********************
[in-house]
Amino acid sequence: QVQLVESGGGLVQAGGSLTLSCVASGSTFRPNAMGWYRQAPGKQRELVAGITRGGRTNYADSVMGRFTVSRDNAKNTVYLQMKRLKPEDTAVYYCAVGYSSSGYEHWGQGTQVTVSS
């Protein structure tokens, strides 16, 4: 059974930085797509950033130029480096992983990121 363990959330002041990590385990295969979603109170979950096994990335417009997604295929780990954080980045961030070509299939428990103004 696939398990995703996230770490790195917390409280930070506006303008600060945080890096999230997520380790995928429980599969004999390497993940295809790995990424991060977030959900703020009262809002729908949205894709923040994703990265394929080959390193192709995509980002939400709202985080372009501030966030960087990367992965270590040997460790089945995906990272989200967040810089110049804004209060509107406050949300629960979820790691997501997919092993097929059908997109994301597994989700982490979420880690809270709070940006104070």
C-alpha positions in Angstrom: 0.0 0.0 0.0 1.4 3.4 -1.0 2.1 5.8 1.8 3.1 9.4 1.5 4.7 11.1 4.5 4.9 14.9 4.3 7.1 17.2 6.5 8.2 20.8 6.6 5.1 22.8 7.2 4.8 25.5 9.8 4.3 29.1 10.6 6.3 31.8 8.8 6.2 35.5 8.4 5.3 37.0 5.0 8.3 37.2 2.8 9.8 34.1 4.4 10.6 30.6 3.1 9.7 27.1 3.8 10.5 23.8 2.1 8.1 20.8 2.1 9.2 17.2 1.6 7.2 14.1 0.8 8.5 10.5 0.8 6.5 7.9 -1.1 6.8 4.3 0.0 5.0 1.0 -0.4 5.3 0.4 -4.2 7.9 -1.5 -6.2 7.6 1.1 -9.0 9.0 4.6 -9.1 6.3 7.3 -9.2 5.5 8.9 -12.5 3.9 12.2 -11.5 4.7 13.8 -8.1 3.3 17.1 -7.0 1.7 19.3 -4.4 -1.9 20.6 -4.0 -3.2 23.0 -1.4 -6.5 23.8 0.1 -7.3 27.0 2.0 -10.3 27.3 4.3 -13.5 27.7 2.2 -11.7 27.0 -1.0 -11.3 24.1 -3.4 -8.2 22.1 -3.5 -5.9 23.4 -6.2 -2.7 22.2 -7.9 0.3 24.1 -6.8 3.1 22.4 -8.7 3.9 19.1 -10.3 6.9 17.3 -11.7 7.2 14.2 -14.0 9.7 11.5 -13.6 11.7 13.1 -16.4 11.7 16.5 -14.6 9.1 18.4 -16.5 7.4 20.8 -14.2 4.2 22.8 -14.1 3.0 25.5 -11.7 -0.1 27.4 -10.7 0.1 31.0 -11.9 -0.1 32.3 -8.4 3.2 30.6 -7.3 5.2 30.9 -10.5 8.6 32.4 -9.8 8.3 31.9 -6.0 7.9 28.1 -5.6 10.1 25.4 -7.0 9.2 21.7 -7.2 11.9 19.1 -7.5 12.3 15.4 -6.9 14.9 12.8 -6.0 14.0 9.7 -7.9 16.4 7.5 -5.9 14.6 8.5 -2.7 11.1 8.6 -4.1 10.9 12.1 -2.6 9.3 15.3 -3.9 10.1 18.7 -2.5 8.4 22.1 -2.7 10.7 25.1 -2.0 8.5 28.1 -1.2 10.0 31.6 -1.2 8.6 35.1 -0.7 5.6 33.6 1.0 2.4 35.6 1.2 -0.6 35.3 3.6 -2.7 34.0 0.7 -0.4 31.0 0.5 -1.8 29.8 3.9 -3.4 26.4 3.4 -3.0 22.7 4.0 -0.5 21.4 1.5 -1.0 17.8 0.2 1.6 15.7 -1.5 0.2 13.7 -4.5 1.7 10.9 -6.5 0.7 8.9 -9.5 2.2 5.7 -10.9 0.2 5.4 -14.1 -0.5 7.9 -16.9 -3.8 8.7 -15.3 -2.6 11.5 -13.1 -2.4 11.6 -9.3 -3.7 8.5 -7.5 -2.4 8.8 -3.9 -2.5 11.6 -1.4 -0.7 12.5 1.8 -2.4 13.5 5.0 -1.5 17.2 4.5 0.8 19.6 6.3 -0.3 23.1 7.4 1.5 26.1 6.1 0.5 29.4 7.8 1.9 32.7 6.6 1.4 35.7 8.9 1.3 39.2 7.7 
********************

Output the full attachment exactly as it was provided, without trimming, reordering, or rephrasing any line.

[in-house]
Amino acid sequence: QVQLVESGGGLVQAGGSLTLSCVASGSTFRPNAMGWYRQAPGKQRELVAGITRGGRTNYADSVMGRFTVSRDNAKNTVYLQMKRLKPEDTAVYYCAVGYSSSGYEHWGQGTQVTVSS
């Protein structure tokens, strides 16, 4: 059974930085797509950033130029480096992983990121 363990959330002041990590385990295969979603109170979950096994990335417009997604295929780990954080980045961030070509299939428990103004 696939398990995703996230770490790195917390409280930070506006303008600060945080890096999230997520380790995928429980599969004999390497993940295809790995990424991060977030959900703020009262809002729908949205894709923040994703990265394929080959390193192709995509980002939400709202985080372009501030966030960087990367992965270590040997460790089945995906990272989200967040810089110049804004209060509107406050949300629960979820790691997501997919092993097929059908997109994301597994989700982490979420880690809270709070940006104070």
C-alpha positions in Angstrom: 0.0 0.0 0.0 1.4 3.4 -1.0 2.1 5.8 1.8 3.1 9.4 1.5 4.7 11.1 4.5 4.9 14.9 4.3 7.1 17.2 6.5 8.2 20.8 6.6 5.1 22.8 7.2 4.8 25.5 9.8 4.3 29.1 10.6 6.3 31.8 8.8 6.2 35.5 8.4 5.3 37.0 5.0 8.3 37.2 2.8 9.8 34.1 4.4 10.6 30.6 3.1 9.7 27.1 3.8 10.5 23.8 2.1 8.1 20.8 2.1 9.2 17.2 1.6 7.2 14.1 0.8 8.5 10.5 0.8 6.5 7.9 -1.1 6.8 4.3 0.0 5.0 1.0 -0.4 5.3 0.4 -4.2 7.9 -1.5 -6.2 7.6 1.1 -9.0 9.0 4.6 -9.1 6.3 7.3 -9.2 5.5 8.9 -12.5 3.9 12.2 -11.5 4.7 13.8 -8.1 3.3 17.1 -7.0 1.7 19.3 -4.4 -1.9 20.6 -4.0 -3.2 23.0 -1.4 -6.5 23.8 0.1 -7.3 27.0 2.0 -10.3 27.3 4.3 -13.5 27.7 2.2 -11.7 27.0 -1.0 -11.3 24.1 -3.4 -8.2 22.1 -3.5 -5.9 23.4 -6.2 -2.7 22.2 -7.9 0.3 24.1 -6.8 3.1 22.4 -8.7 3.9 19.1 -10.3 6.9 17.3 -11.7 7.2 14.2 -14.0 9.7 11.5 -13.6 11.7 13.1 -16.4 11.7 16.5 -14.6 9.1 18.4 -16.5 7.4 20.8 -14.2 4.2 22.8 -14.1 3.0 25.5 -11.7 -0.1 27.4 -10.7 0.1 31.0 -11.9 -0.1 32.3 -8.4 3.2 30.6 -7.3 5.2 30.9 -10.5 8.6 32.4 -9.8 8.3 31.9 -6.0 7.9 28.1 -5.6 10.1 25.4 -7.0 9.2 21.7 -7.2 11.9 19.1 -7.5 12.3 15.4 -6.9 14.9 12.8 -6.0 14.0 9.7 -7.9 16.4 7.5 -5.9 14.6 8.5 -2.7 11.1 8.6 -4.1 10.9 12.1 -2.6 9.3 15.3 -3.9 10.1 18.7 -2.5 8.4 22.1 -2.7 10.7 25.1 -2.0 8.5 28.1 -1.2 10.0 31.6 -1.2 8.6 35.1 -0.7 5.6 33.6 1.0 2.4 35.6 1.2 -0.6 35.3 3.6 -2.7 34.0 0.7 -0.4 31.0 0.5 -1.8 29.8 3.9 -3.4 26.4 3.4 -3.0 22.7 4.0 -0.5 21.4 1.5 -1.0 17.8 0.2 1.6 15.7 -1.5 0.2 13.7 -4.5 1.7 10.9 -6.5 0.7 8.9 -9.5 2.2 5.7 -10.9 0.2 5.4 -14.1 -0.5 7.9 -16.9 -3.8 8.7 -15.3 -2.6 11.5 -13.1 -2.4 11.6 -9.3 -3.7 8.5 -7.5 -2.4 8.8 -3.9 -2.5 11.6 -1.4 -0.7 12.5 1.8 -2.4 13.5 5.0 -1.5 17.2 4.5 0.8 19.6 6.3 -0.3 23.1 7.4 1.5 26.1 6.1 0.5 29.4 7.8 1.9 32.7 6.6 1.4 35.7 8.9 1.3 39.2 7.7 